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Could Russia’s Buddhist Republics Complicate Relations With China?

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Could Russia’s Buddhist Republics Complicate Relations With China?

Religious diplomacy might be a sophisticated Kremlin foreign policy tactic, but it will never trump basic Russian foreign policy needs. 

Could Russia’s Buddhist Republics Complicate Relations With China?
Credit: Ada Tyulush / Wikimedia Commons

The Russian Federation is an authentically multiconfessional society, as opposed to the West’s imported multiculturalism and militant secularism – or so goes the story promoted by the Russian state around the world. Part of the Kremlin’s broader, sophisticated religious diplomacy efforts, these narratives draw upon all four of Russia’s “official” religions: Orthodox Christianity, Islam, Judaism, and Buddhism. 

But, as ever, diversity can be a source of both strength and weakness. The Russian government’s uses of, and relations with, its Buddhist republics reveal the limitations of its religious diplomacy, especially in the context of the developing China-Russia partnership.

There are three Buddhist-majority republics in Russia: Kalmykia in the North Caucasus, plus Tuva and Buryatia in Siberia. Despite top-down efforts at centralization over the last two decades, these republics still exercise a degree of control over their own affairs, including conducting low-level diplomacy. 

Most Russian Buddhists practice the Tibetan form of the religion and see the Dalai Lama as their spiritual leader, a stance reflected in the Buddhist republics’ diplomatic outreach efforts. For example, after hosting Arjia Rinpoche – one of Tibetan Buddhism’s most senior spiritual teachers – in 2019, last year the then-head of Tuva, Sholban Kara-ool, held an online meeting with the Dalai Lama. This year, Tuva hosted delegates from the (Tibetan Buddhist) Asian Buddhist Conference for Peace.

This engagement could potentially cause tension with China, which is steadfast in its opposition to Tibetan autonomy. The Chinese government has applied anti-religious policies against the Tibetan Buddhist community since its absorption of the territory in 1950, reflected in the Dalai Lama’s exile since 1959. Recently, local authorities in China’s Sichuan province banned photographs of the Dalai Lama, whom they see as a separatist. 

Against this backdrop, Russia is increasingly dependent on the Chinese relationship, with trade between the two nations rising dramatically even during 2020. As a global superpower, China is well-positioned to demand political concessions in areas it perceives to be sensitive for its own national security. The Kremlin has already bowed to this (as yet inferred rather than articulated) pressure, by barring the Dalai Lama from visiting Russia’s Buddhist areas, despite pleas from regional officials to rescind this prohibition

Given the increasing power imbalance between Russia and China, it is conceivable that Beijing could signal its discontent over the types of meetings held by Kara-ool in 2020 or over Tibetan monks traveling to Russia to teach and worship. After all, both of these activities arguably legitimize the Dalai Lama’s Tibetan government in exile. Even if it is not expressed openly, the Kremlin is likely to feel invisible pressure not to rile their Chinese partners.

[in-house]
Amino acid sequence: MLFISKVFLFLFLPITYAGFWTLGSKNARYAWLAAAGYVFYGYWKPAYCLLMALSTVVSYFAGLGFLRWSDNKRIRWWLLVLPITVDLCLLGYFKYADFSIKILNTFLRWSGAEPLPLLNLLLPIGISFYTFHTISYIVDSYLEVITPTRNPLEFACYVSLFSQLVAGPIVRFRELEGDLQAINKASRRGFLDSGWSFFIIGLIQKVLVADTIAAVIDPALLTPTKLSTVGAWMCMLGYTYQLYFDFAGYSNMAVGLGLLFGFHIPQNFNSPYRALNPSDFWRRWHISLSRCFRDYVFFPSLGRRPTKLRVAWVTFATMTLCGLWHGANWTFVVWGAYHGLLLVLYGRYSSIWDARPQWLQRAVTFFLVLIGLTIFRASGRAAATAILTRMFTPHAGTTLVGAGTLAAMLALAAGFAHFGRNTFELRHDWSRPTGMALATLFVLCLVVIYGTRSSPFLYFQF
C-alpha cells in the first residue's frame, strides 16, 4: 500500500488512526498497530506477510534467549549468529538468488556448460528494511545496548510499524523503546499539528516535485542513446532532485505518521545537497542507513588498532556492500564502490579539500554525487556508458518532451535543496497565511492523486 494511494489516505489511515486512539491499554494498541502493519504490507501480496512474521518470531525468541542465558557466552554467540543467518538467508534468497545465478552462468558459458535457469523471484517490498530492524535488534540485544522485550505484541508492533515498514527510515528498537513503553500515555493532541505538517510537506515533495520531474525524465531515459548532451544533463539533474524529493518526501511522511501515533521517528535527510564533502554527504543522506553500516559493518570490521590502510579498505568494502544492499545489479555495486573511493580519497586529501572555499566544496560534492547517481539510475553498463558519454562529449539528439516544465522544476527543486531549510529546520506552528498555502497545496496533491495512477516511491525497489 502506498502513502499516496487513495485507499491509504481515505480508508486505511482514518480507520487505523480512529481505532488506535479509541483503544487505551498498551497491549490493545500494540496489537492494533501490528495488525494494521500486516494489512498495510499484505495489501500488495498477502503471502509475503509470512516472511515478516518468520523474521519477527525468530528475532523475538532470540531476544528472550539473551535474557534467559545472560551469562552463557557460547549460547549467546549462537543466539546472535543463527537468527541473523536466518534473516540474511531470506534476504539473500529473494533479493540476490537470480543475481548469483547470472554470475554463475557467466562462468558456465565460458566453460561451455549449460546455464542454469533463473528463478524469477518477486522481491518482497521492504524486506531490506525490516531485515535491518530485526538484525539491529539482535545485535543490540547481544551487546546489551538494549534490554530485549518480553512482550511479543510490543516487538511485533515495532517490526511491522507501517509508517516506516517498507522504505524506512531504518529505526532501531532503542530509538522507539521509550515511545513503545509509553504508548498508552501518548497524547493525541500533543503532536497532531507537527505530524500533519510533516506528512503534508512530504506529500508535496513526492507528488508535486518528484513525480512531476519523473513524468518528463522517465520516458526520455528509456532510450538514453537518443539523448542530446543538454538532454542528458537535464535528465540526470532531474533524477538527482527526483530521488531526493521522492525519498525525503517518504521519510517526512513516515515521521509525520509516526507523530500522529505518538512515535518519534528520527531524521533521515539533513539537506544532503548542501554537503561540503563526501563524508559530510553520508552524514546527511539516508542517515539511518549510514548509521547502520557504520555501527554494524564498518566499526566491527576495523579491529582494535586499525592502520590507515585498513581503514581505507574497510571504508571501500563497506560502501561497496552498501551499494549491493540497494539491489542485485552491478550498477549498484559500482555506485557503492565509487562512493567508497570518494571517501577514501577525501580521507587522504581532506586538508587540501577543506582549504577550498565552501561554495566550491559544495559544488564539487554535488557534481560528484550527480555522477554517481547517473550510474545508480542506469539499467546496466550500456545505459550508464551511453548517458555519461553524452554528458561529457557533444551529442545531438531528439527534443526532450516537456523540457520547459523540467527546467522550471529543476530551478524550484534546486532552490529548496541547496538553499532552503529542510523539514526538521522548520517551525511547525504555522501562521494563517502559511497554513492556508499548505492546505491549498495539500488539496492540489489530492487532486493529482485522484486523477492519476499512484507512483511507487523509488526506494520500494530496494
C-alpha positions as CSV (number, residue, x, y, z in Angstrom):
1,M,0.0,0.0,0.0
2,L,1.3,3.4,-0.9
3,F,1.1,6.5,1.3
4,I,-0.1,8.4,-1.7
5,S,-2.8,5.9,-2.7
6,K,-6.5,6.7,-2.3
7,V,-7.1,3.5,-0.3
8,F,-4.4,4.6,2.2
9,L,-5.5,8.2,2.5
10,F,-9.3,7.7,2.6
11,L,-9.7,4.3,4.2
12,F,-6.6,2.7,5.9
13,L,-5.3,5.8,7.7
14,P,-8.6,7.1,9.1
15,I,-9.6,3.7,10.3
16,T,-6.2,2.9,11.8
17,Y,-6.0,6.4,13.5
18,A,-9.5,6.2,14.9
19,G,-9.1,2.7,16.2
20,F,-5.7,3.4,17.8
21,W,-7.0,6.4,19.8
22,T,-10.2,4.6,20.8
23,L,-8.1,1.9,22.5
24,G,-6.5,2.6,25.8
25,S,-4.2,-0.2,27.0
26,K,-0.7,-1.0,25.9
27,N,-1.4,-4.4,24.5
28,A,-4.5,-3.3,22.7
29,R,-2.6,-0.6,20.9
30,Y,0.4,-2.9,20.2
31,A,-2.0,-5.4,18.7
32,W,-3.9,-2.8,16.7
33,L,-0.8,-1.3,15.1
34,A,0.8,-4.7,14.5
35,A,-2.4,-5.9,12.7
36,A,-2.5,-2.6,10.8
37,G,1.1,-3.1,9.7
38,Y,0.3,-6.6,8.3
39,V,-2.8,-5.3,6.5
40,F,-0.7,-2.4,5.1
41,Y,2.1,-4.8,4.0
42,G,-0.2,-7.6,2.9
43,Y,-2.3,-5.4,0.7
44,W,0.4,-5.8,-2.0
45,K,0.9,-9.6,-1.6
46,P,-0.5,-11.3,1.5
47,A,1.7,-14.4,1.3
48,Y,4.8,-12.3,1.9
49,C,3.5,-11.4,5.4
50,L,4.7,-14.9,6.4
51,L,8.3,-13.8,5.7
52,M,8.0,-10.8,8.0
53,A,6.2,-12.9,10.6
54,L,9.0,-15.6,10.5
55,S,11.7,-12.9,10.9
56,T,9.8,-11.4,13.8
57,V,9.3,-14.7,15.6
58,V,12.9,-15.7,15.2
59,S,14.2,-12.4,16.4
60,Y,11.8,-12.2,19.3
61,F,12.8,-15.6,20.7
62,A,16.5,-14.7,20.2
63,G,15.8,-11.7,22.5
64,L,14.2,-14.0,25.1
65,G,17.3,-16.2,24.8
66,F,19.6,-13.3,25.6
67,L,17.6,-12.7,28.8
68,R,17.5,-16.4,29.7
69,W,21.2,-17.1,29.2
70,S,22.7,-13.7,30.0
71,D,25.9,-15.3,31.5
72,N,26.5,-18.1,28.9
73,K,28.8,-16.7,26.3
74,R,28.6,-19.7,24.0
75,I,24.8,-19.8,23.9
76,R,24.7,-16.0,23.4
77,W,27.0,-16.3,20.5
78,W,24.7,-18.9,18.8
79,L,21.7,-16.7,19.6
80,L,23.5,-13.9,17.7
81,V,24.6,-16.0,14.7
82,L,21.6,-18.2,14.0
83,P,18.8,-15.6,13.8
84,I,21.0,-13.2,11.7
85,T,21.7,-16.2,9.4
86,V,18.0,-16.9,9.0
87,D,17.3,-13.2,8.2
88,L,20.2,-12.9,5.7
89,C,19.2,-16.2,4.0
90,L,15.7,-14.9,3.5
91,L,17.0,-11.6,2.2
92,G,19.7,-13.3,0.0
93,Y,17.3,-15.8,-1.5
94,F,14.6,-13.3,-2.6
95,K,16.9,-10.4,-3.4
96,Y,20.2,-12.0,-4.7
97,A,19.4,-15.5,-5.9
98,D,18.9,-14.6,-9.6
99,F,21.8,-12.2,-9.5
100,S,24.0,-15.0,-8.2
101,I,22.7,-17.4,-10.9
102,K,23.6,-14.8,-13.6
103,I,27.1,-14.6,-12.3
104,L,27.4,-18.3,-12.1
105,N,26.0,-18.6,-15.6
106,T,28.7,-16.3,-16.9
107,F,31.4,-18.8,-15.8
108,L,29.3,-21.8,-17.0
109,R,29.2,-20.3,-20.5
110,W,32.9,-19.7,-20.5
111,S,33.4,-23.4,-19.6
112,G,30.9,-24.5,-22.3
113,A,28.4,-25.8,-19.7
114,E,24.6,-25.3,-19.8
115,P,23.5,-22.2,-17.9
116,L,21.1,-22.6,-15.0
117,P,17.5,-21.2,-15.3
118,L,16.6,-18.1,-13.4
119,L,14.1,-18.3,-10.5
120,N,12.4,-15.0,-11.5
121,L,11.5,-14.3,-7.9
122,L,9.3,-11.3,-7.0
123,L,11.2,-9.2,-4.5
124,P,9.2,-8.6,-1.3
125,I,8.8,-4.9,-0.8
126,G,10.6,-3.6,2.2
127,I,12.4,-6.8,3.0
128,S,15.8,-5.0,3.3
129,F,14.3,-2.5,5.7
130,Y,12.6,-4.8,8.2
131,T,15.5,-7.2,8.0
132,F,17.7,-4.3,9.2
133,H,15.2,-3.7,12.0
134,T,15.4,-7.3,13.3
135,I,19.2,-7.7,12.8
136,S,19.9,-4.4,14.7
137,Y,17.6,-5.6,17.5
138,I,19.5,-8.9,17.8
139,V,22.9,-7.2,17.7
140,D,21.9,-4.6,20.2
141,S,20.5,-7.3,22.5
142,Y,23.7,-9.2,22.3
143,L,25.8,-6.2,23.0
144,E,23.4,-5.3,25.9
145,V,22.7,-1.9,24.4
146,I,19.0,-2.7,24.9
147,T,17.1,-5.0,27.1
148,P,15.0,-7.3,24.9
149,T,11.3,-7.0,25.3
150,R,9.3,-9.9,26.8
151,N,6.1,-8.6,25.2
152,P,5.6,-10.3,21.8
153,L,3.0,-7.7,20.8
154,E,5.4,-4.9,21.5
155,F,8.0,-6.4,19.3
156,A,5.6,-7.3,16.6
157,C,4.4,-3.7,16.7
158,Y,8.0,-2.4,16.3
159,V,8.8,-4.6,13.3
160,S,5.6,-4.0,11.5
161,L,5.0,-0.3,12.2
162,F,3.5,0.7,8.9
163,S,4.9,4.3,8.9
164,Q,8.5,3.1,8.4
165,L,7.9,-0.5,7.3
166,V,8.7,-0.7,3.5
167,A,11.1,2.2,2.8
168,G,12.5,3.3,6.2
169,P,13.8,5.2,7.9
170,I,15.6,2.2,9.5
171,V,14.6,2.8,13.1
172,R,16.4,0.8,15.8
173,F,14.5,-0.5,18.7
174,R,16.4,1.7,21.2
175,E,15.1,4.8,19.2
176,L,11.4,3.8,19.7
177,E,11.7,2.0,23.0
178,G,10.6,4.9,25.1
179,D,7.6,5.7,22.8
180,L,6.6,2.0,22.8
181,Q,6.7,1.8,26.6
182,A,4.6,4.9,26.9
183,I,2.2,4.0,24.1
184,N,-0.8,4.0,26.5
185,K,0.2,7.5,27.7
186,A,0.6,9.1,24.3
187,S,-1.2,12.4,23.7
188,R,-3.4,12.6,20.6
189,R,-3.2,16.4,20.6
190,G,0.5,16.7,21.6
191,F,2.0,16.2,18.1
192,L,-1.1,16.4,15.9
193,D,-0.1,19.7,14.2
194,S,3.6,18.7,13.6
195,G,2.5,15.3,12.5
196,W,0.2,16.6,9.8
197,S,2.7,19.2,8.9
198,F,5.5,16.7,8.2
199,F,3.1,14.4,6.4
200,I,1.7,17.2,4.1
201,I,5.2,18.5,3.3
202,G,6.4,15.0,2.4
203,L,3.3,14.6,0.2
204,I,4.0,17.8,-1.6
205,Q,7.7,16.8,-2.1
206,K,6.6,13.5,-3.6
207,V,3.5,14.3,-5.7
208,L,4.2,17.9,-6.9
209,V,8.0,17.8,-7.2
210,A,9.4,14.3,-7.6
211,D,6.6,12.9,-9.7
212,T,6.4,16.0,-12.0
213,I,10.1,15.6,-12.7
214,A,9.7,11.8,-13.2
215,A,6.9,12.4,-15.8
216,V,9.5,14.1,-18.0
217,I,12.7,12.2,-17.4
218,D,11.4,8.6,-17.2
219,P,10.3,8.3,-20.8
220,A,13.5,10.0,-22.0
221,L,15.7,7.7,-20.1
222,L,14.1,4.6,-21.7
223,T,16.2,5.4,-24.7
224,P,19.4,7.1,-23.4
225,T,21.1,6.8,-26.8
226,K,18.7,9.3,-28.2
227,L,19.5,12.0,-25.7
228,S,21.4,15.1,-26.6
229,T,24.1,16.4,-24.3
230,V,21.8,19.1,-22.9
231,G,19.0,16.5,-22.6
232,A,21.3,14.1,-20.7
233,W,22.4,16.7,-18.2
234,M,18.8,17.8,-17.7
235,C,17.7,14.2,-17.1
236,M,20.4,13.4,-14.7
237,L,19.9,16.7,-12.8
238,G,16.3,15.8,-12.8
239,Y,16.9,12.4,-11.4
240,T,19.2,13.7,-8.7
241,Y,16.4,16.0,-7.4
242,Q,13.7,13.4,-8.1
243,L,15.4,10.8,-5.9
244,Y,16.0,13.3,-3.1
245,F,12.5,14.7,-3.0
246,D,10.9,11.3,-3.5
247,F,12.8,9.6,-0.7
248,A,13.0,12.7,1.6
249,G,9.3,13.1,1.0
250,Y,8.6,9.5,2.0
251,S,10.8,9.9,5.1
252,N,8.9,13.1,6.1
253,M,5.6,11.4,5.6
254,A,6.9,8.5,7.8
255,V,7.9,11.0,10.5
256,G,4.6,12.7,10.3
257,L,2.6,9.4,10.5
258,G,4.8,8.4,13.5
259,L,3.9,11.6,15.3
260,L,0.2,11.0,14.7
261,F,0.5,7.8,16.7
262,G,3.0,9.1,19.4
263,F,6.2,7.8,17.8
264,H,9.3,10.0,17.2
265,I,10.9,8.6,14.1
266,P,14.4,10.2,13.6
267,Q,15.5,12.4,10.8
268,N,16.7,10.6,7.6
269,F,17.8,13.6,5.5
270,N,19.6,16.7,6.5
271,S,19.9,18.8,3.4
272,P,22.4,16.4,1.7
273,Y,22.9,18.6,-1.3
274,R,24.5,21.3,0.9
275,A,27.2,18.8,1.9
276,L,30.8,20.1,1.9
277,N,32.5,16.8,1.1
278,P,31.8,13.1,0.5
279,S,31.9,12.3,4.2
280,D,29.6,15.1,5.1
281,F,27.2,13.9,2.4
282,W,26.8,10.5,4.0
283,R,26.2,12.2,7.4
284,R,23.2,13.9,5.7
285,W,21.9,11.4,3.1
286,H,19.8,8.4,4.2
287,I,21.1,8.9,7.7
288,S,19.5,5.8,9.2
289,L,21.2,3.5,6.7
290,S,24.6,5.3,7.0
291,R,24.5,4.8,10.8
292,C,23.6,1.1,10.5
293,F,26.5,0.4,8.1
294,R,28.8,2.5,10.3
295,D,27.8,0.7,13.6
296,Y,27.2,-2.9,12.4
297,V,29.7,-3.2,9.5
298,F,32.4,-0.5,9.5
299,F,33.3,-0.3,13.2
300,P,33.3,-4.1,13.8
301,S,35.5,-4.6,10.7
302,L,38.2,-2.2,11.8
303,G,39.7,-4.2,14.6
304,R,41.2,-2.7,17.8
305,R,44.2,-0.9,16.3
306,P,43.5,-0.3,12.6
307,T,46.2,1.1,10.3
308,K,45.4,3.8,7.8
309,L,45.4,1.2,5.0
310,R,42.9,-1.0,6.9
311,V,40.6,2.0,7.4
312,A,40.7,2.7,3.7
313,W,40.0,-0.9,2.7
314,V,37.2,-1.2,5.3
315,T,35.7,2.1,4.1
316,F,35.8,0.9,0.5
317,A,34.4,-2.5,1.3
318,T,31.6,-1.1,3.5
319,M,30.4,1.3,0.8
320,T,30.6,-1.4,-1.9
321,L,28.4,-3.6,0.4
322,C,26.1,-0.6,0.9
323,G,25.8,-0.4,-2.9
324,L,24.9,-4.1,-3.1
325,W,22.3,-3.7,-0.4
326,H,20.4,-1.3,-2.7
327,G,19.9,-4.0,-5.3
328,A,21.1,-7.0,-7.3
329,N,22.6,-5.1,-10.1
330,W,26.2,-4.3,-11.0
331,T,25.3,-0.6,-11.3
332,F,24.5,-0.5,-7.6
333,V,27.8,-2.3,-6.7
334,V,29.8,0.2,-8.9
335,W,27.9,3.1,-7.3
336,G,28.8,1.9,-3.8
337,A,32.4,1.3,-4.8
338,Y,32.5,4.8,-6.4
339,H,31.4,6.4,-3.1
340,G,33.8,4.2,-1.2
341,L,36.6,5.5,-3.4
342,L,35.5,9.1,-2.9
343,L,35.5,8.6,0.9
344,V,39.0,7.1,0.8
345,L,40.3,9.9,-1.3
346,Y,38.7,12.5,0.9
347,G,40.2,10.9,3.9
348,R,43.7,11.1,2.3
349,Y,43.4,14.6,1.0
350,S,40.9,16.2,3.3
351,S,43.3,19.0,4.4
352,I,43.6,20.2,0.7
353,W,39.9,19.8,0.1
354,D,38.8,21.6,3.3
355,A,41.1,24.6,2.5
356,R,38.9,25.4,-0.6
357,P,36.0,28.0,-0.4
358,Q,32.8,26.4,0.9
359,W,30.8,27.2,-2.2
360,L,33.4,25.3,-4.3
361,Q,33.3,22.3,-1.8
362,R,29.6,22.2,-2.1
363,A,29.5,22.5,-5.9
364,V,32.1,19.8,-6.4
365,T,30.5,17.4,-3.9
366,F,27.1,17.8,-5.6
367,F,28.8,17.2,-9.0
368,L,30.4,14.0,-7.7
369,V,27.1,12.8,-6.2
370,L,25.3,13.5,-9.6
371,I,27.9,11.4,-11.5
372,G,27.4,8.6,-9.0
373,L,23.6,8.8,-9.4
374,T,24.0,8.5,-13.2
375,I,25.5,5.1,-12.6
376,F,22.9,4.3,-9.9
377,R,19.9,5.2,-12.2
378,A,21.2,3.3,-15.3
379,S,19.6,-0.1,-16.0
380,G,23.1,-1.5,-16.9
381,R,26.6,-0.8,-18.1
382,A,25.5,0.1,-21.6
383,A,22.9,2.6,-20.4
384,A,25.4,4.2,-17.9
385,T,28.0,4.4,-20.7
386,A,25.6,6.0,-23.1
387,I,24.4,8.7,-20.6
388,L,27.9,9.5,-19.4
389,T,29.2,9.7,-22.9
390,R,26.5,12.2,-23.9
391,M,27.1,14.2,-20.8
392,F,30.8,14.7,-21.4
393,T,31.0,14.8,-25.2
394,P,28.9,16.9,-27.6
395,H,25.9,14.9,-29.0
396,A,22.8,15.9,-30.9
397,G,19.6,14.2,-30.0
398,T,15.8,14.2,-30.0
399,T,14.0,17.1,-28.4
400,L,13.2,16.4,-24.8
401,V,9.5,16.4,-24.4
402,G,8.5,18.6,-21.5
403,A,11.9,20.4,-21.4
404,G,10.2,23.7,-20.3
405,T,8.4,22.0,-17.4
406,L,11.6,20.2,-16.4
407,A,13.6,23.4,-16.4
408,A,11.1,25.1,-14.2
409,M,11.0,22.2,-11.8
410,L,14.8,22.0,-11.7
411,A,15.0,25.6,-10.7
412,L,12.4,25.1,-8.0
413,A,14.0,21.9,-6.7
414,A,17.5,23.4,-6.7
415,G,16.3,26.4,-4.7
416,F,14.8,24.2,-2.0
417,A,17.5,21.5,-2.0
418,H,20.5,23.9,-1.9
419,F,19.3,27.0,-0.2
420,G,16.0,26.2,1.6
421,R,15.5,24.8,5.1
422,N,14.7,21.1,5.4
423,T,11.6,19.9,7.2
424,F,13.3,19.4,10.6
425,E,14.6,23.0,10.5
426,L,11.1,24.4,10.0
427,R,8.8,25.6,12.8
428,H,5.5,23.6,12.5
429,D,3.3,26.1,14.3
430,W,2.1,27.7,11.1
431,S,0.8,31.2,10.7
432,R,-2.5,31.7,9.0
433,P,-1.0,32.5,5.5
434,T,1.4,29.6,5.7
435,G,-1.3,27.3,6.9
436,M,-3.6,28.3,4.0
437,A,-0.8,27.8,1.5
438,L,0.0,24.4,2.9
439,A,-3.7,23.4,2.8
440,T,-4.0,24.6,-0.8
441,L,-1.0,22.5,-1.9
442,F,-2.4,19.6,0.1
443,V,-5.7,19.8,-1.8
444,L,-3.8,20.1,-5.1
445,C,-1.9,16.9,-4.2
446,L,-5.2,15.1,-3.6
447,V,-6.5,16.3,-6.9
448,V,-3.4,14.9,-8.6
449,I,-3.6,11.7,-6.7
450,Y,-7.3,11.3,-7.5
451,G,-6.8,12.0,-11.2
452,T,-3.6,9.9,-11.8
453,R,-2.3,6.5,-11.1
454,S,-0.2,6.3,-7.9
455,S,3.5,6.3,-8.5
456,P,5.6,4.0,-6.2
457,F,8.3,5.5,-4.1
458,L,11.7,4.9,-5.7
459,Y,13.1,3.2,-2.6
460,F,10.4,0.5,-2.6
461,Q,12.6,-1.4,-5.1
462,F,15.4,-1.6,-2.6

Such sensitivity is partly a valuable token of Russia’s respect for its neighbor, but unless handled carefully it could also provoke anger internally. Given their experiences of oppression at the hands of the Soviet state, the Buddhist peoples of Russia could well see infringements on their faith as a bleak portent. Furthermore, sectarian discontent within these regions would give the lie to the Kremlin’s self-narrative as a multiconfessional state. 

On the other hand, ignoring Chinese sensitivities could complicate a useful diplomatic relationship for the Kremlin. In trade, natural resources, and strategic positioning, both China and Russia see each other as key partners in an emerging multipolar world. Since 2014, Western sanctions have isolated Russia from the European Union and United States, a tendency that shows little signs of ebbing. In this context, Russia’s pivot eastward becomes crucial to the country’s economic development and maintenance of international status. 

These considerations, combined with China’s sheer economic power and strategic positioning, leave Russia very much the junior partner. Given this position, plus the precedent of rejecting Dalai Lama visits, it is likely that Russia will continue to be careful in managing the demands and needs of its Buddhist republics, prioritizing Chinese sensitivities over the former’s freedom of religion. Any decision to do so will be made easier by China’s outward respect for Russian sovereignty and Beijing’s delicate handling of the turnaround in great power fortunes between the two nations. As such, provided Russia is cautious, China is unlikely to demand or even openly request concessions, instead making any such requests implicitly. 

While evidence of the subtle strength and mutual understanding underpinning Russia and China’s growing relationship, this complicated balance of forces also underscores the emptiness of Russia’s religious diplomacy narratives. Rather than a bastion of multiconfessionality in which freedom of religious belief is protected, we see a country ready to sacrifice the rights of Buddhist believers on the altar of smooth relations with an atheist foreign power. In other words: religious diplomacy might be a sophisticated Kremlin foreign policy tactic, but it will never trump basic Russian foreign policy needs.